|Christ triumphs over death: something denied by Muslims.|
I'm not entirely comfortable with the ridicule bit; I think that he overdoes it on occasion, and I think it would be more effective sometimes if he just let the texts speak for themselves. But hey, he's American and he's addressing an unsophisticated audience, so perhaps we can't really expect him to use understatement and irony. (Note to American readers: the previous sentence is a JOKE. And so was that one.)
Whenever I hear secularists talking about the limits of religious freedom, I know that they are going to apply whatever they come up with more rigorously against Catholics than against Muslims, so, paradoxically, I am inclined to side with the Muslims more often than otherwise I would. Muslims shock secularists by having Muslim state schools with some kind of separation between boys and girls; I don't agree with Islamic attitudes to women but I certainly don't like to see the secularists imposing gender theory on Catholic schools. Muslims talk about converting the world, and the secularists have the heeby-jeebies; I don't think the world should or indeed can be converted by the methods historically used by Mohammed and many of his followers, but Catholics also want to convert the world: there's nothing wrong with that aspiration in itself. I am in Hamlet's position in relation to Laertes:
...by the image of my cause I see
The portraiture of his.
One aspect of this is of course the issue of deliberately insulting images and the like. Since we can't expect the secular authorities to make distinctions between religions, we find ourselves defending the Muslims' sensibilities as well as our own. And indeed, it is true that it is not morally defensible to engage in gratuitous insult against what is held sacred by others, as the Pope so memorably expressed it. But we don't want to get drawn in to the question of it being wrong to depict Mohammed at all. And not all insult is gratuitous...
I think this dilemma is widely felt among Christians in the West. But we also have an obligation - not just a right, but an obligation - to give witness to the truth. Muslims are not only arriving in our countries by immigration, but are converting Westerners, and not only in prisons; as David Wood explains, they are using arguments to do so. It seems to me that if Islam were subjected to the kind of systematic analysis and criticism to which Christianity has been subjected, we would be in a very different situation.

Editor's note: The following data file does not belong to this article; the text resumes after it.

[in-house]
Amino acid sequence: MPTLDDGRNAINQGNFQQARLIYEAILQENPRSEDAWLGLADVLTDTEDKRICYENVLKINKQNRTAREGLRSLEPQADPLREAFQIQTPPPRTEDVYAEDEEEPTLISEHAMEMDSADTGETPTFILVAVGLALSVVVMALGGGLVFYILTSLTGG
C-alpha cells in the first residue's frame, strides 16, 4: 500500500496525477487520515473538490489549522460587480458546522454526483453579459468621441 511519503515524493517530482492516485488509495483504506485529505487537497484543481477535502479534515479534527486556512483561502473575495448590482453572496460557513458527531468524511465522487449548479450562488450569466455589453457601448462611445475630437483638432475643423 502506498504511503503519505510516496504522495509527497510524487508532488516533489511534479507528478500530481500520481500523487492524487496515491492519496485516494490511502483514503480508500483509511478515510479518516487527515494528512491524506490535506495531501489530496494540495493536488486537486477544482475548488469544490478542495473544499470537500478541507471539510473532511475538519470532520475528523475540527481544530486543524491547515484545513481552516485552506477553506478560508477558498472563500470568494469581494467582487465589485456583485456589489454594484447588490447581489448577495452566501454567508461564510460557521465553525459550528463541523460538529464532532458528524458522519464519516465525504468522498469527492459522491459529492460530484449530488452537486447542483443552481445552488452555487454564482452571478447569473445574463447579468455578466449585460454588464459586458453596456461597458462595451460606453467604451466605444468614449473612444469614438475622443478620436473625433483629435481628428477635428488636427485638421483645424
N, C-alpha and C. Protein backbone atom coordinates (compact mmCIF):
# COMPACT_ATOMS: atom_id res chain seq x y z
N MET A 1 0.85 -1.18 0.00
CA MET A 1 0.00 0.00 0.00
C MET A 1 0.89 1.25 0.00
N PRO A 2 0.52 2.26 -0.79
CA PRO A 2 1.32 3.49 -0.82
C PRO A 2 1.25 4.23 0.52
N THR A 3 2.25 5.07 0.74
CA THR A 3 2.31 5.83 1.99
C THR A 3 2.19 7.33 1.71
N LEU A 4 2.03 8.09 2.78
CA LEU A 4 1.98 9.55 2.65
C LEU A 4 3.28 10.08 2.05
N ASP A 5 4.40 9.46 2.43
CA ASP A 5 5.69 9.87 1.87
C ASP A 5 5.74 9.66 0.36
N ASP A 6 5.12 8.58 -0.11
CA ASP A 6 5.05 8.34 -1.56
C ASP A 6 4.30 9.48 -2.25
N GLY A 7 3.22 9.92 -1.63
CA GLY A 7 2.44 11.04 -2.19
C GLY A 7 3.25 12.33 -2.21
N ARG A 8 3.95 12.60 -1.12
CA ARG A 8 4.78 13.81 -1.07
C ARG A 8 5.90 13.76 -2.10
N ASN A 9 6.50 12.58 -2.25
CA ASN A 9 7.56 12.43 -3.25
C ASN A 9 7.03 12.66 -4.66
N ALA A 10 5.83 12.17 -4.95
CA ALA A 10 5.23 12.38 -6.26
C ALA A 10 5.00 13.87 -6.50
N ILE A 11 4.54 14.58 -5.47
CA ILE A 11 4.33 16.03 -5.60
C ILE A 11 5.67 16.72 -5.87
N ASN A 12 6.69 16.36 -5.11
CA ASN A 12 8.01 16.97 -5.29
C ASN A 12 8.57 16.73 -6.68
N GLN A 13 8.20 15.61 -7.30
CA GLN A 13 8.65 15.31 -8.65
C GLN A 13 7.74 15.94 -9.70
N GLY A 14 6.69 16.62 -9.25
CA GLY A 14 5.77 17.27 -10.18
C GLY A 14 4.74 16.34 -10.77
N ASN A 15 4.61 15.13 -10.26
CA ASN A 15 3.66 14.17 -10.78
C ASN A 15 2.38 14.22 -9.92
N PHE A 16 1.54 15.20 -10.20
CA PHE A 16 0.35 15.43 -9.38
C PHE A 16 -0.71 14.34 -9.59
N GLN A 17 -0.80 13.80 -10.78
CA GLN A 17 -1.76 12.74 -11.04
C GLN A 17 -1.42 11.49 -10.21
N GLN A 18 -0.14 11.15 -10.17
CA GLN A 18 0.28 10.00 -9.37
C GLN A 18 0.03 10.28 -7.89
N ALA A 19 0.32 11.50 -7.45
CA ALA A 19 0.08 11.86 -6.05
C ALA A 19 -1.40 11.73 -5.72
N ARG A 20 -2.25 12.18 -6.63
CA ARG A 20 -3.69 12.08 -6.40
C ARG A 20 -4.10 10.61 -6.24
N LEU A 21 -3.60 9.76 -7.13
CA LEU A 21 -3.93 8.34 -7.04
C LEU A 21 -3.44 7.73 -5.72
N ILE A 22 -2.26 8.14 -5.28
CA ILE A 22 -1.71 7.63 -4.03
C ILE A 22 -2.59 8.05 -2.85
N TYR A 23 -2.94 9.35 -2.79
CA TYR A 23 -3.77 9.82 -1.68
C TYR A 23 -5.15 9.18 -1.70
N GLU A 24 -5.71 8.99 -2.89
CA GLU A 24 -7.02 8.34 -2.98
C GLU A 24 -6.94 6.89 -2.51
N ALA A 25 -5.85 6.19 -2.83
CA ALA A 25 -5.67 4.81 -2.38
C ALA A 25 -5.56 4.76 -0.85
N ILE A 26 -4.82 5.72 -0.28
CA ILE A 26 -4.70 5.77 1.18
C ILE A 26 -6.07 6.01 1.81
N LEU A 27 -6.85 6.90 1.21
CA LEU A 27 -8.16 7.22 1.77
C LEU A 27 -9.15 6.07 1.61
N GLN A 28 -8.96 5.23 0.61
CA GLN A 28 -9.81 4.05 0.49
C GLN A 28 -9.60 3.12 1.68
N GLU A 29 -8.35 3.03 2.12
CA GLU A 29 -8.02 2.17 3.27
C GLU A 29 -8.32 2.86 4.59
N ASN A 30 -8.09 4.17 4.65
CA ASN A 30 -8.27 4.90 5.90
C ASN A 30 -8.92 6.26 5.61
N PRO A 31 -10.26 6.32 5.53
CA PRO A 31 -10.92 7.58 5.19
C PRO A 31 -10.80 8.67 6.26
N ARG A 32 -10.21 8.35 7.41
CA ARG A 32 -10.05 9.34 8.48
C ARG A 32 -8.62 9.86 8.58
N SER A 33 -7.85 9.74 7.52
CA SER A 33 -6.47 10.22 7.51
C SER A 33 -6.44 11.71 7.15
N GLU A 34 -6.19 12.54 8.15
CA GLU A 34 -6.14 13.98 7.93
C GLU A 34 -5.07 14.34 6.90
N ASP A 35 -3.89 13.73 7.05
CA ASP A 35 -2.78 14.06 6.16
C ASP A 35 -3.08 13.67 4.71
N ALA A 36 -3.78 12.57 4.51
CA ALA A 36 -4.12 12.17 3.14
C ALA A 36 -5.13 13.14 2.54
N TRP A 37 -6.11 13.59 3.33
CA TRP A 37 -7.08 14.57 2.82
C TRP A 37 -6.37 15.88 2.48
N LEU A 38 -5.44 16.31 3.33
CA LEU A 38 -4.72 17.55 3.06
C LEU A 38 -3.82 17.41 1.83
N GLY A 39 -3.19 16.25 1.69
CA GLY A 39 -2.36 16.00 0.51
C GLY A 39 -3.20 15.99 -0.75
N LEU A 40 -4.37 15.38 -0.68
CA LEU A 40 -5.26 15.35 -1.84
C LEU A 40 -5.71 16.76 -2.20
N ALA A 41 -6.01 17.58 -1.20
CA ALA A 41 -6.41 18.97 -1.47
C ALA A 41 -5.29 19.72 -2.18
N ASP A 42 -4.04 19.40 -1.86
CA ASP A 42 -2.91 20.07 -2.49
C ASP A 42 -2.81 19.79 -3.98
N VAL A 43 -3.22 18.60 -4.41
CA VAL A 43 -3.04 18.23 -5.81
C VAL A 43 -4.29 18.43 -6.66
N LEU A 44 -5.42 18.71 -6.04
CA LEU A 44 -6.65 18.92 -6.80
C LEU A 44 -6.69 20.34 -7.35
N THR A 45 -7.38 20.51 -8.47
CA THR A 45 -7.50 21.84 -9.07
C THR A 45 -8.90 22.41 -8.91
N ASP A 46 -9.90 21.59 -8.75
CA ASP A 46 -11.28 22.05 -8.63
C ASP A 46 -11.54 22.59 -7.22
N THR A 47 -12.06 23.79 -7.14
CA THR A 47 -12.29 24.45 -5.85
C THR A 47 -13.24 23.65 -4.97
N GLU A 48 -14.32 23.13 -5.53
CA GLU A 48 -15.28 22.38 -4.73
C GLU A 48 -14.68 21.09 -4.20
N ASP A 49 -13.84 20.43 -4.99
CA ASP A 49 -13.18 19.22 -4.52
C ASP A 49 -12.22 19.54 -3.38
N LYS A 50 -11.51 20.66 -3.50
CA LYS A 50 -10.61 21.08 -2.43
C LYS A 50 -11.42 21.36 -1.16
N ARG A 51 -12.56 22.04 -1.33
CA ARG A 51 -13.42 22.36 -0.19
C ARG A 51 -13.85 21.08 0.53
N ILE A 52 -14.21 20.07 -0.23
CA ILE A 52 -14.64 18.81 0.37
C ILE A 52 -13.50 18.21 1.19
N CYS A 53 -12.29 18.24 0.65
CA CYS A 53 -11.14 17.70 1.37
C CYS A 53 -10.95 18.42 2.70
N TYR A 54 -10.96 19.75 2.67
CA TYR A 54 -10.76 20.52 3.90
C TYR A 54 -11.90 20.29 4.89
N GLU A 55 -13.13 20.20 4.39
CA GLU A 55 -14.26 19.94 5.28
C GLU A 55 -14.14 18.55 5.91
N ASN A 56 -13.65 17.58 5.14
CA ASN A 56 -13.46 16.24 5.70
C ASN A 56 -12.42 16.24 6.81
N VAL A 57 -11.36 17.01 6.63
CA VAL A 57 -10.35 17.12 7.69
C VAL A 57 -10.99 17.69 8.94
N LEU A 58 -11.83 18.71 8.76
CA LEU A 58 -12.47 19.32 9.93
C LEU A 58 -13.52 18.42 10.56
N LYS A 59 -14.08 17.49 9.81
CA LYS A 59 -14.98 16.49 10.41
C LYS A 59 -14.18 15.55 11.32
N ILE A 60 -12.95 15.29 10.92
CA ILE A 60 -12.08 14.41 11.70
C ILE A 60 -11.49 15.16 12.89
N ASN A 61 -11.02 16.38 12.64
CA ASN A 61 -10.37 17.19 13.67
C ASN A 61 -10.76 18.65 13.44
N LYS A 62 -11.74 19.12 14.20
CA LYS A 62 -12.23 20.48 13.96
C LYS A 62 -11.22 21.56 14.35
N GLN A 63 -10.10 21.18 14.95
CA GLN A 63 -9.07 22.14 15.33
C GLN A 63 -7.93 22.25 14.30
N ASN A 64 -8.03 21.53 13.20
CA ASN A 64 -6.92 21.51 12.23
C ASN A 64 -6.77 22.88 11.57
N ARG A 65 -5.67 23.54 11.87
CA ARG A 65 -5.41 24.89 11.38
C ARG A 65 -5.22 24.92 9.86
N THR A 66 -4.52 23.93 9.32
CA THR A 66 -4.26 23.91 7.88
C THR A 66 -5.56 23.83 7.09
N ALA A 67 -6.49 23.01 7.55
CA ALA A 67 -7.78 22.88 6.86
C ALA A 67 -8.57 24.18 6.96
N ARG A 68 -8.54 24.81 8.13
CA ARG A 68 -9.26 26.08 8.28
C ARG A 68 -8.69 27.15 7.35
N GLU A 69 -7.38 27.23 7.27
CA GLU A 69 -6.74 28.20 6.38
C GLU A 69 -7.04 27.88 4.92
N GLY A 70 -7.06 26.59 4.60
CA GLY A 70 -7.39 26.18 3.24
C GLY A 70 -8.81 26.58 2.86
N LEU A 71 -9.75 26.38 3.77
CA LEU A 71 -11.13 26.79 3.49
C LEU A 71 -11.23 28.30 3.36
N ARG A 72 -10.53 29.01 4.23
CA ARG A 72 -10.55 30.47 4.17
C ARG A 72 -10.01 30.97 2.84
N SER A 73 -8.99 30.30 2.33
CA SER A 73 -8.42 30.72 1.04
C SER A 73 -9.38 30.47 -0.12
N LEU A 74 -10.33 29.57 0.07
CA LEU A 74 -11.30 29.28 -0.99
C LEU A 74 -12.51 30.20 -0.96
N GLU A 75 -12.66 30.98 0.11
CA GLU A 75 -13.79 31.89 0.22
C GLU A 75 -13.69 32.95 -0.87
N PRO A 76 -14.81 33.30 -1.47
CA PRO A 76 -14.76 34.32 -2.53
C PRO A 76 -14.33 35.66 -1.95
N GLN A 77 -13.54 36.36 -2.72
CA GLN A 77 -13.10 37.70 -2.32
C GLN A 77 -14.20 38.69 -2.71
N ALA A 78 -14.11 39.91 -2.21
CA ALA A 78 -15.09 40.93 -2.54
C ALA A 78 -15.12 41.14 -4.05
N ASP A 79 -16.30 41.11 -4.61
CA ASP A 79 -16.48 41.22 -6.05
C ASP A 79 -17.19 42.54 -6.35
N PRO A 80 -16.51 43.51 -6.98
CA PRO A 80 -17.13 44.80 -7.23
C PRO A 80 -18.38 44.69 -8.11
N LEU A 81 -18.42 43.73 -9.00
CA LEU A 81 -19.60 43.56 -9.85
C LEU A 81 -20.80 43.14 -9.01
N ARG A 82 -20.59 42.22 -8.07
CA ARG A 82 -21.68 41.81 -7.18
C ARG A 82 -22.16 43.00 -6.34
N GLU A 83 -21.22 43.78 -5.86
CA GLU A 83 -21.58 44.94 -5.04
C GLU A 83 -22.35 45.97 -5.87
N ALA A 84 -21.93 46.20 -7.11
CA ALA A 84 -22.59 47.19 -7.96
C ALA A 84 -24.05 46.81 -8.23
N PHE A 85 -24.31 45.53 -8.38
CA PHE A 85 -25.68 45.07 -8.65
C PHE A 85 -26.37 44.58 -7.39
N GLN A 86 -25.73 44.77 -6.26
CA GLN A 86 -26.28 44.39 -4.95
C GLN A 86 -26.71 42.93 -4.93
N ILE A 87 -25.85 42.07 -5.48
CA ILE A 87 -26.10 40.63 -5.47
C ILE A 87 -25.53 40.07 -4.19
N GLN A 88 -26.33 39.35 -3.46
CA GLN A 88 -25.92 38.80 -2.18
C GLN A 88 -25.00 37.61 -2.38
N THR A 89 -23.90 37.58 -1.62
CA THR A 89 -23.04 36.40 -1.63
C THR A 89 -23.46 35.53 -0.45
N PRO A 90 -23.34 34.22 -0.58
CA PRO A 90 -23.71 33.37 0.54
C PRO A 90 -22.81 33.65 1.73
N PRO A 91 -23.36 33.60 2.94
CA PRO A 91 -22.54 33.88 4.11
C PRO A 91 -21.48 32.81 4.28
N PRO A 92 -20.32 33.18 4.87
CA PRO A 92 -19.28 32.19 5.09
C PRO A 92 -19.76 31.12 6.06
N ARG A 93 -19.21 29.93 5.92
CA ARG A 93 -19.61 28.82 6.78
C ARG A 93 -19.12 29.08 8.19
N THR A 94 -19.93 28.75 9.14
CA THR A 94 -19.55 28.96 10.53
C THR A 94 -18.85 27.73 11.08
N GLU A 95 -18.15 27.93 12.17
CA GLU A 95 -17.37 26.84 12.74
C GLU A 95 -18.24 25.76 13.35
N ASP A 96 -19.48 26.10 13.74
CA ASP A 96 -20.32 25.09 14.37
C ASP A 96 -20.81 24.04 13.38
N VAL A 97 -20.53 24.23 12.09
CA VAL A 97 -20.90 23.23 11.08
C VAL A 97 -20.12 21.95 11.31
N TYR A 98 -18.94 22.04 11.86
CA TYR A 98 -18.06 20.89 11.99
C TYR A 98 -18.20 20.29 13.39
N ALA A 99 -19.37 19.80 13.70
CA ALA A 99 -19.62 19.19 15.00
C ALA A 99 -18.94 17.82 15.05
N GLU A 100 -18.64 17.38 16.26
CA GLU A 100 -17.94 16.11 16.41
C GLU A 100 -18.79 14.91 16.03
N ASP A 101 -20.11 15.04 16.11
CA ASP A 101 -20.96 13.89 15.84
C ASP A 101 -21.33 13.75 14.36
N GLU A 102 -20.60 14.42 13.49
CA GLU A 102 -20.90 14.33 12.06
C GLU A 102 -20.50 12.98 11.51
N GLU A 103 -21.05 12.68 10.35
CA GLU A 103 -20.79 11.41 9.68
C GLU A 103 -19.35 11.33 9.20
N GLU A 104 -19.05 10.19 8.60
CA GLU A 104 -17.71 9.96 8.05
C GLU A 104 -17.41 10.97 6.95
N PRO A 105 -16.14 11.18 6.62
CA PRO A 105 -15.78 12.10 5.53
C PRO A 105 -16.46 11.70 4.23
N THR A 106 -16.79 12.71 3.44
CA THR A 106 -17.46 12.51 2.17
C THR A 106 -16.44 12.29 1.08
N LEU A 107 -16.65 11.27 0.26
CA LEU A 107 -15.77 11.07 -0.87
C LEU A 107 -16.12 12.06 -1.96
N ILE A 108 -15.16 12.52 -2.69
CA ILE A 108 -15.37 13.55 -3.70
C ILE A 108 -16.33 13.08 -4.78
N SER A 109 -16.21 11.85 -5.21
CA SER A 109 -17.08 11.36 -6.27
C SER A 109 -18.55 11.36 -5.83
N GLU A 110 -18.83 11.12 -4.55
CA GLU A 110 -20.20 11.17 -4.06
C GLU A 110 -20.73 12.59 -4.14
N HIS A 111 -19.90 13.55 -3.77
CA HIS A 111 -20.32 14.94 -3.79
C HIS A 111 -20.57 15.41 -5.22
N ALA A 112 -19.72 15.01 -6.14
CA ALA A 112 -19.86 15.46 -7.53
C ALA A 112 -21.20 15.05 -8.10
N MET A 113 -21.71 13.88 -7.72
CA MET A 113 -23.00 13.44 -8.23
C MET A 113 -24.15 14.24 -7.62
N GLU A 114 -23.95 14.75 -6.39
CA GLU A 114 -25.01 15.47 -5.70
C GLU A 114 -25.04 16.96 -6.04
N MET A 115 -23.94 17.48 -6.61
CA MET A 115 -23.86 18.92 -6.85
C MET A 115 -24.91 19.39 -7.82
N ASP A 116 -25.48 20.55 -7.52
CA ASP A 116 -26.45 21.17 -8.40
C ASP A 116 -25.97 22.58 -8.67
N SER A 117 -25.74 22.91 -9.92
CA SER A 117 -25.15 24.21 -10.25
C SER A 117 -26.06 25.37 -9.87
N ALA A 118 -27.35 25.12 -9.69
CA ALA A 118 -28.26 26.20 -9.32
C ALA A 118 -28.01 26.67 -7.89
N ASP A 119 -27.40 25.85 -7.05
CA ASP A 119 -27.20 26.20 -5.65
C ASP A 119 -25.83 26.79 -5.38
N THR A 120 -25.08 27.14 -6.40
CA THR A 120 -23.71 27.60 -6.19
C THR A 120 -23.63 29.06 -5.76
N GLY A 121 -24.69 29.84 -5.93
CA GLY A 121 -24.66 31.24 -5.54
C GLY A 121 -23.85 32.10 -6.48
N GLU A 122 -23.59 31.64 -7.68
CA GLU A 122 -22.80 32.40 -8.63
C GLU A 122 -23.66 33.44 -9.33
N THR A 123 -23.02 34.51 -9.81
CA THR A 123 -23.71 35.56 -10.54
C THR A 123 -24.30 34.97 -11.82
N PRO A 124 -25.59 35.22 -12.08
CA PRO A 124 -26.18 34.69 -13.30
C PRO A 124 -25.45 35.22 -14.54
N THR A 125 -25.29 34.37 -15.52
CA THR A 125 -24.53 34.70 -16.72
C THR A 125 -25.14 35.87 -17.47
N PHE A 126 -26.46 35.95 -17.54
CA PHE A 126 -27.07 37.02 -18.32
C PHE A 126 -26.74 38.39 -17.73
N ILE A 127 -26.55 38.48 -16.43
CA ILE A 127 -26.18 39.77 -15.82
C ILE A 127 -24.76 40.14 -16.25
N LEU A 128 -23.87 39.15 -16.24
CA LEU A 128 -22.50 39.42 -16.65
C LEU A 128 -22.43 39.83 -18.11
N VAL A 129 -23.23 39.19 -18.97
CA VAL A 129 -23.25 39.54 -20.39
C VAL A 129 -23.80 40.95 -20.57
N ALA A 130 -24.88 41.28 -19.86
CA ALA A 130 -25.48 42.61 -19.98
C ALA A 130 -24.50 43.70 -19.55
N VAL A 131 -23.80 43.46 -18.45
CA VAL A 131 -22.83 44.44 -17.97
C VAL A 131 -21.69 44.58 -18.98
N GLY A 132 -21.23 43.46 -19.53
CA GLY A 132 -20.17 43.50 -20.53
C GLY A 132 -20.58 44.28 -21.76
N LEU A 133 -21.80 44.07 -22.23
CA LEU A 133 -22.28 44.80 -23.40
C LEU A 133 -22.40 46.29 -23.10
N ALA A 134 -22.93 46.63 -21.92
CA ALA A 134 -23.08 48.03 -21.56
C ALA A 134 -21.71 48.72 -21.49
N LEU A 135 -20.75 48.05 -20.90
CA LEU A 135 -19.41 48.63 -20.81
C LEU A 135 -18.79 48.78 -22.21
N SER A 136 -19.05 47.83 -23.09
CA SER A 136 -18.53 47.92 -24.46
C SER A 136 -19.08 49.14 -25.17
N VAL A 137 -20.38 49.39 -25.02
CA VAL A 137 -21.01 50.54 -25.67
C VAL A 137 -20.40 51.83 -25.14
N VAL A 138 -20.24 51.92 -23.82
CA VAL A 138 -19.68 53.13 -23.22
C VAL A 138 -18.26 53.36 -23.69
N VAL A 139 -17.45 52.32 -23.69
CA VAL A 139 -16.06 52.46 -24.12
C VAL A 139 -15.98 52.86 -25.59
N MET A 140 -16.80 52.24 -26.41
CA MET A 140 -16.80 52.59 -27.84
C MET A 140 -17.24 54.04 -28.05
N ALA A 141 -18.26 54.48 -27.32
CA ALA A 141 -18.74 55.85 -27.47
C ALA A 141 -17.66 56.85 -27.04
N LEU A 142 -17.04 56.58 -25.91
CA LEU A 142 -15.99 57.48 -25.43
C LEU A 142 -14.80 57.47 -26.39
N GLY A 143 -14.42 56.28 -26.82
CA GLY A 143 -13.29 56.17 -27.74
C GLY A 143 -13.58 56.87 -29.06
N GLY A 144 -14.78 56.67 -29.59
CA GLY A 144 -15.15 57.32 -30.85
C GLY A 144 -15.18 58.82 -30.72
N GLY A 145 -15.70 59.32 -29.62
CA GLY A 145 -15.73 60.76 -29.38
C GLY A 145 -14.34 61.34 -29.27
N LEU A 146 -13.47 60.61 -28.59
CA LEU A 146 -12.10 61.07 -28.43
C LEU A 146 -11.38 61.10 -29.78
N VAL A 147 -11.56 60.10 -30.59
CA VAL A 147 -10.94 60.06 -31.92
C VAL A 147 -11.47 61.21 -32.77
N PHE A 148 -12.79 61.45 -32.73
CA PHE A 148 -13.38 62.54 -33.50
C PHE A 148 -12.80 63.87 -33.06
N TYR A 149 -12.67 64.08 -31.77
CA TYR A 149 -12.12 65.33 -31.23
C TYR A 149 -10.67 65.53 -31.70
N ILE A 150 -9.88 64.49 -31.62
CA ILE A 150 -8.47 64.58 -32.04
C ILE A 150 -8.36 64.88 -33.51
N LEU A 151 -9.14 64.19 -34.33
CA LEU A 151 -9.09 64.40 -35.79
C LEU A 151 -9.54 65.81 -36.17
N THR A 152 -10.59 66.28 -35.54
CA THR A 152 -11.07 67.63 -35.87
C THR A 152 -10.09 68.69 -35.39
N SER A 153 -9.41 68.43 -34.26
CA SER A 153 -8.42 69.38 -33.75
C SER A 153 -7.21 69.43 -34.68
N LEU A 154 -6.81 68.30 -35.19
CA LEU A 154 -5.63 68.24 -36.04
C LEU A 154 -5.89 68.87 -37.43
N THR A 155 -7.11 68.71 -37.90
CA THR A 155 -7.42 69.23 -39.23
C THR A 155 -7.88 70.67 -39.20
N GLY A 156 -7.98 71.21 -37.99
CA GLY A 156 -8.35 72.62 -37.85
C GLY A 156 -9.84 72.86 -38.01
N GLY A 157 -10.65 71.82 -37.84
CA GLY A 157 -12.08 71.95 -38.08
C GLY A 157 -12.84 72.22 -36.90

It is true that groups subjected to ridicule by the mainstream can flourish and attract people who feel alienated by the mainstream; this is already part of the explanation for the success of radical Islamic groups. That is one reason against using invective and mockery. Patient argument and a pointing out of problems in the Islamic tradition should not have this result. Sadly, for the last half century the Catholic Church as an institution has not encouraged serious intellectual engagement with other faith traditions, or with atheists and agnostics, of the kind we find happening in the works of an earlier generation of apologists. It's not a matter of being aggressive, it is a matter of working out where the basis of our disagreement lies and not being ashamed of our own tradition (see my post Why Catholic Apologetics Doesn't Work). And it involves being prepared to say that certain positions are mistaken.
I don't expect Muslims to say that Catholicism is a true religion. And I hardly think they would be shocked or insulted to hear that I think that Islam is a false religion. The falsity has consequences, and we must take those consequences as seriously as the Muslims, from their own perspective, take them.
As an intellectual, moral and spiritual proposition, Islam is open to criticism on a number of fronts. Here is a video made by Muslims, via the Answering Muslims blog, which needs no comment from me. We need to have a conversation with these individuals.
Support the work of the LMS by becoming an 'Anniversary Supporter'.